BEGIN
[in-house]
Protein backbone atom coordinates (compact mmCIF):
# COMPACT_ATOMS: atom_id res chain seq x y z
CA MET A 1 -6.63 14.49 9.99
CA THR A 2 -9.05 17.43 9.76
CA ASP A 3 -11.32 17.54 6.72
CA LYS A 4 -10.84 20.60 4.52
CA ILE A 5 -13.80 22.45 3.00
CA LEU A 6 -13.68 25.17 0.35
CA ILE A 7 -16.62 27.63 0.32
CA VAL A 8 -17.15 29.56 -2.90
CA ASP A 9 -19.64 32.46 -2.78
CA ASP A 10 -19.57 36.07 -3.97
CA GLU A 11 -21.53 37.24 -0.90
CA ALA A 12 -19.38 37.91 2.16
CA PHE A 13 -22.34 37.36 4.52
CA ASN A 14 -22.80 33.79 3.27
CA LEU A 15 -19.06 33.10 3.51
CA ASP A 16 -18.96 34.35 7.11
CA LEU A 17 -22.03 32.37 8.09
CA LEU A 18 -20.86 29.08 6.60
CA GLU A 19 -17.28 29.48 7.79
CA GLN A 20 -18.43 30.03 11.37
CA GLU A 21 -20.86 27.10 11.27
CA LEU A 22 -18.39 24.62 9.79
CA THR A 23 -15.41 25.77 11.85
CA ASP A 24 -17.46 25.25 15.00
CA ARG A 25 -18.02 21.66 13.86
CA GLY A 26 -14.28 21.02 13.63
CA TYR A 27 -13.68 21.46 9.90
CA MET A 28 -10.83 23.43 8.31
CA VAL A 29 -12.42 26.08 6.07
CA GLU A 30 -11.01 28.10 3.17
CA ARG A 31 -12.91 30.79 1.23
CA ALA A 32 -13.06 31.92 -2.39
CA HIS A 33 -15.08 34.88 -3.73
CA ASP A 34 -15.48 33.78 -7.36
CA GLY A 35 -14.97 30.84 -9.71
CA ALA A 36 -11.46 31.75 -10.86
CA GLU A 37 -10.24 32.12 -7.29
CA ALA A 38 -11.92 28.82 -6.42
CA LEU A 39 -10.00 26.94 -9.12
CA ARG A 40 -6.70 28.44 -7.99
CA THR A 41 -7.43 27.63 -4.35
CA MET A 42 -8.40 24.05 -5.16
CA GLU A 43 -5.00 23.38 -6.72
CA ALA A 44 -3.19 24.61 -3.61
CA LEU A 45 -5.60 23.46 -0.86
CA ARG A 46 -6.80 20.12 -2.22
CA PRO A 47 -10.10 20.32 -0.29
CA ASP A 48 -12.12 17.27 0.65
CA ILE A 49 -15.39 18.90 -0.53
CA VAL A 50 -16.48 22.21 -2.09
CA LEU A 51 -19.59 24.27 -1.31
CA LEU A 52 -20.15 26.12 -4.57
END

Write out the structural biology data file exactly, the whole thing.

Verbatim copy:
[in-house]
Protein backbone atom coordinates (compact mmCIF):
# COMPACT_ATOMS: atom_id res chain seq x y z
CA MET A 1 -6.63 14.49 9.99
CA THR A 2 -9.05 17.43 9.76
CA ASP A 3 -11.32 17.54 6.72
CA LYS A 4 -10.84 20.60 4.52
CA ILE A 5 -13.80 22.45 3.00
CA LEU A 6 -13.68 25.17 0.35
CA ILE A 7 -16.62 27.63 0.32
CA VAL A 8 -17.15 29.56 -2.90
CA ASP A 9 -19.64 32.46 -2.78
CA ASP A 10 -19.57 36.07 -3.97
CA GLU A 11 -21.53 37.24 -0.90
CA ALA A 12 -19.38 37.91 2.16
CA PHE A 13 -22.34 37.36 4.52
CA ASN A 14 -22.80 33.79 3.27
CA LEU A 15 -19.06 33.10 3.51
CA ASP A 16 -18.96 34.35 7.11
CA LEU A 17 -22.03 32.37 8.09
CA LEU A 18 -20.86 29.08 6.60
CA GLU A 19 -17.28 29.48 7.79
CA GLN A 20 -18.43 30.03 11.37
CA GLU A 21 -20.86 27.10 11.27
CA LEU A 22 -18.39 24.62 9.79
CA THR A 23 -15.41 25.77 11.85
CA ASP A 24 -17.46 25.25 15.00
CA ARG A 25 -18.02 21.66 13.86
CA GLY A 26 -14.28 21.02 13.63
CA TYR A 27 -13.68 21.46 9.90
CA MET A 28 -10.83 23.43 8.31
CA VAL A 29 -12.42 26.08 6.07
CA GLU A 30 -11.01 28.10 3.17
CA ARG A 31 -12.91 30.79 1.23
CA ALA A 32 -13.06 31.92 -2.39
CA HIS A 33 -15.08 34.88 -3.73
CA ASP A 34 -15.48 33.78 -7.36
CA GLY A 35 -14.97 30.84 -9.71
CA ALA A 36 -11.46 31.75 -10.86
CA GLU A 37 -10.24 32.12 -7.29
CA ALA A 38 -11.92 28.82 -6.42
CA LEU A 39 -10.00 26.94 -9.12
CA ARG A 40 -6.70 28.44 -7.99
CA THR A 41 -7.43 27.63 -4.35
CA MET A 42 -8.40 24.05 -5.16
CA GLU A 43 -5.00 23.38 -6.72
CA ALA A 44 -3.19 24.61 -3.61
CA LEU A 45 -5.60 23.46 -0.86
CA ARG A 46 -6.80 20.12 -2.22
CA PRO A 47 -10.10 20.32 -0.29
CA ASP A 48 -12.12 17.27 0.65
CA ILE A 49 -15.39 18.90 -0.53
CA VAL A 50 -16.48 22.21 -2.09
CA LEU A 51 -19.59 24.27 -1.31
CA LEU A 52 -20.15 26.12 -4.57